I Don’t Buy Wine by the Case Anymore

I haven’t found that many wines I buy by the case anymore. Not because I haven’t tasted anything good since I’ve been back, but because the price is prohibitive. I’ve lucked up and found a few reasonably priced drinking or table wines, both red and white. And I’ve tasted some medium-priced wines between $16-25 per bottle, but at that price, a case is out of the question. I love the free tastings at Total Wine on the weekend. It’s a great opportunity to taste some wines I can’t afford…right now… who am I kidding… EVER!! I just add them to my journal for future reference.

Wine is So Much More Expensive in the US

Wine Shopping in the US

On a recent trip to the wine store, I noticed a bottle of Riesling from the Mosel Valley for $70. Honey, that was my stomping ground. Bernkastel Kues, Boppard, and Traben Trabach are picturesque little wine towns I frequented often. I couldn’t believe my eyes. I drank this for less than $10 when I lived in Germany. And I dusted it off and returned it to the shelf where it belonged. While I do love collecting wine, I’m not crazy.

My friends know this too. Just last week I received a bottle of my favorite Greek wine from a German girlfriend who went home for a visit. And bless their heart, the owners of Poseidon Restaurant, in Idar Oberstein, where I ate many a meal, gave her a bottle to give to me.

Greek Wine Memories

OK, on a side side side note… my husband and I had just returned from Greece. He asked if they had any Mythos, a Greek beer he enjoyed on our trip. Mama explained that they didn’t sell it, but that her son might have some in his personal fridge. A few minutes he came back with the Mythos on a tray, pouring it with a hearty smile. Since you are drinking my beer, you are now my friend and there is no charge and we’ve been friends ever since. We wouldn’t think of eating Greek food anywhere else in Germany but Poseidon and can’t wait to go back in person.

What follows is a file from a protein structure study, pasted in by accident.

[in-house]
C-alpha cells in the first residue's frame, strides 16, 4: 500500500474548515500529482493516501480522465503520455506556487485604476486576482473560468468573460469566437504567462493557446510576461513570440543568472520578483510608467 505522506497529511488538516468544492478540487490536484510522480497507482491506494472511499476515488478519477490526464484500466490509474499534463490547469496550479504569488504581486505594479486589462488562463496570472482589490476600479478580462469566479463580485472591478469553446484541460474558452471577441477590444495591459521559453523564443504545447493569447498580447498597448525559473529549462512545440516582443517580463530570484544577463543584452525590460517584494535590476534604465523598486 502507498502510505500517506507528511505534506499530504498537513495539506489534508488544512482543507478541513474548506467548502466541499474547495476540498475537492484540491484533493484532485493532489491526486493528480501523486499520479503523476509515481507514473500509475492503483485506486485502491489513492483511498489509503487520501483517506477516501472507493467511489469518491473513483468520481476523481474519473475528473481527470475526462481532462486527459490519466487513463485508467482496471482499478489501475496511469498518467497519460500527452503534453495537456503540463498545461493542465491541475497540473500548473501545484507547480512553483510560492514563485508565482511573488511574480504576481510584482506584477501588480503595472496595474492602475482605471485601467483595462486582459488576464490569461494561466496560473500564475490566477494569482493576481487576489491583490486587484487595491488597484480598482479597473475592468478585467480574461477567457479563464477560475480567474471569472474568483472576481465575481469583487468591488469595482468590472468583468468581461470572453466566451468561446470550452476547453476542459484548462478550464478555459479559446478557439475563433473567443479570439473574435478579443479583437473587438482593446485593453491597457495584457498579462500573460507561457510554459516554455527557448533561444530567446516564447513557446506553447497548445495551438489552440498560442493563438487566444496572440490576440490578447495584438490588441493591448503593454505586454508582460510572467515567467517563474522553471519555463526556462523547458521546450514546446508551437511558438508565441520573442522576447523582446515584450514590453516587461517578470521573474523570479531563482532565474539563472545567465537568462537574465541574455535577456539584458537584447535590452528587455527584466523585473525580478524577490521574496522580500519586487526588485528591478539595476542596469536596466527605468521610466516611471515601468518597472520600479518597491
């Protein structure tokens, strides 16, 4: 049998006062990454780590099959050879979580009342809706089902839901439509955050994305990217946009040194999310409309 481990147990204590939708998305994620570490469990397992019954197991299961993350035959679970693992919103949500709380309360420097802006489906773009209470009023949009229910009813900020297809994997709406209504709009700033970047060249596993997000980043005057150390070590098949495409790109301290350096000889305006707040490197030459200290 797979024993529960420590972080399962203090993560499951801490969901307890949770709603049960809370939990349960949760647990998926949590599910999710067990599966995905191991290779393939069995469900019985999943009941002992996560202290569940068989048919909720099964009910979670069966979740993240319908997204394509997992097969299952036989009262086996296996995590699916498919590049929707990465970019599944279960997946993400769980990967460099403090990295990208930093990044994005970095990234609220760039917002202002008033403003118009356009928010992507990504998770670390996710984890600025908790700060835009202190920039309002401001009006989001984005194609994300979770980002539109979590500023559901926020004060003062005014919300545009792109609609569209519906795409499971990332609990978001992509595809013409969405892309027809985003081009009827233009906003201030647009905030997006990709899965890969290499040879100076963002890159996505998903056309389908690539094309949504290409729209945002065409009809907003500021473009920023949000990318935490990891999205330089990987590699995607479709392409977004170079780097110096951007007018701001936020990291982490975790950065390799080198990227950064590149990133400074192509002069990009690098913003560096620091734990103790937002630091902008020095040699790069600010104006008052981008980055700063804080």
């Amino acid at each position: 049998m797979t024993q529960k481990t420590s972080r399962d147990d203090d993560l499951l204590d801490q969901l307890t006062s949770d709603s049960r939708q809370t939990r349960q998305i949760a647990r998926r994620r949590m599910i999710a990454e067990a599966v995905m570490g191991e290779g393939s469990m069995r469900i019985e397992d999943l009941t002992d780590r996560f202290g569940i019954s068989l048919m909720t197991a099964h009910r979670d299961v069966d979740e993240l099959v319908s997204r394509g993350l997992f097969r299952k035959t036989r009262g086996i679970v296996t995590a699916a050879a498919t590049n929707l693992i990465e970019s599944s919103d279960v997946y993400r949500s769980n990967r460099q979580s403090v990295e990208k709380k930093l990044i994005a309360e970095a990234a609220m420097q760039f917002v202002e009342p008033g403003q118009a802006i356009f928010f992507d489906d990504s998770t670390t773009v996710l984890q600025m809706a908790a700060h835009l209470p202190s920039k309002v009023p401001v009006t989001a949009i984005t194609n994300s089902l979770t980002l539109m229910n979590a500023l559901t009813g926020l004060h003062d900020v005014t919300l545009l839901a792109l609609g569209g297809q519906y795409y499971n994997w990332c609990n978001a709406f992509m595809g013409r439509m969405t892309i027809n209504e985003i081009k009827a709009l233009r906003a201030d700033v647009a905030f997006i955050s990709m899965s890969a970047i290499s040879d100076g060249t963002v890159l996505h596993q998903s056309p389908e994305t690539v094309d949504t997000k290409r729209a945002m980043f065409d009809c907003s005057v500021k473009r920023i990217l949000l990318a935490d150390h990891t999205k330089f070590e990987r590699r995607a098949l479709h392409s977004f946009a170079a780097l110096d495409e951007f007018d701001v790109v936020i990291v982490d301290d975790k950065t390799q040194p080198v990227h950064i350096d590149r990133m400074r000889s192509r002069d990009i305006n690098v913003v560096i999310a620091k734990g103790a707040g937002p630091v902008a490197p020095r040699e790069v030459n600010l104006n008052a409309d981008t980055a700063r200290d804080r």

My Friends Know Me Well & Wine Gifts

Matter of fact many of the gifts I have received over the years have been corked or cork related. I say cork related because I’ve received bottle stoppers, wine charms, decorative plaques, napkins, wine glasses, decanters, and Christmas ornaments… one of my favorites!! I’ve also received bottles that are opened with a twist of the wrist. Twist cap bottles are all the rage now.

Many of the well-known wineries offer a pretty tasty wine sans the cork. And while I resisted them for years, I now know that a twist top is not a sure-fire way to determine the merit of wine anymore. Some have even been poured from cartons. Again, don’t judge. I’m not averse to drinking wine out of a cardboard box on occasion. I actually love taking them on picnics and they are great when you can’t finish an entire bottle–which does happen from time to time.

One day I hope to re-stock my wine pantry again and start collecting wine by the case again. But for now, I enjoy my wine… bottle to bottle.

Like it? Pin it!

5D0C79C0-48A5-4B4C-A1EE-36F9B9722A34-576x1024 Why Wine Collecting by the Case Makes Sense in Germany


Leave a Reply

Your email address will not be published. Required fields are marked *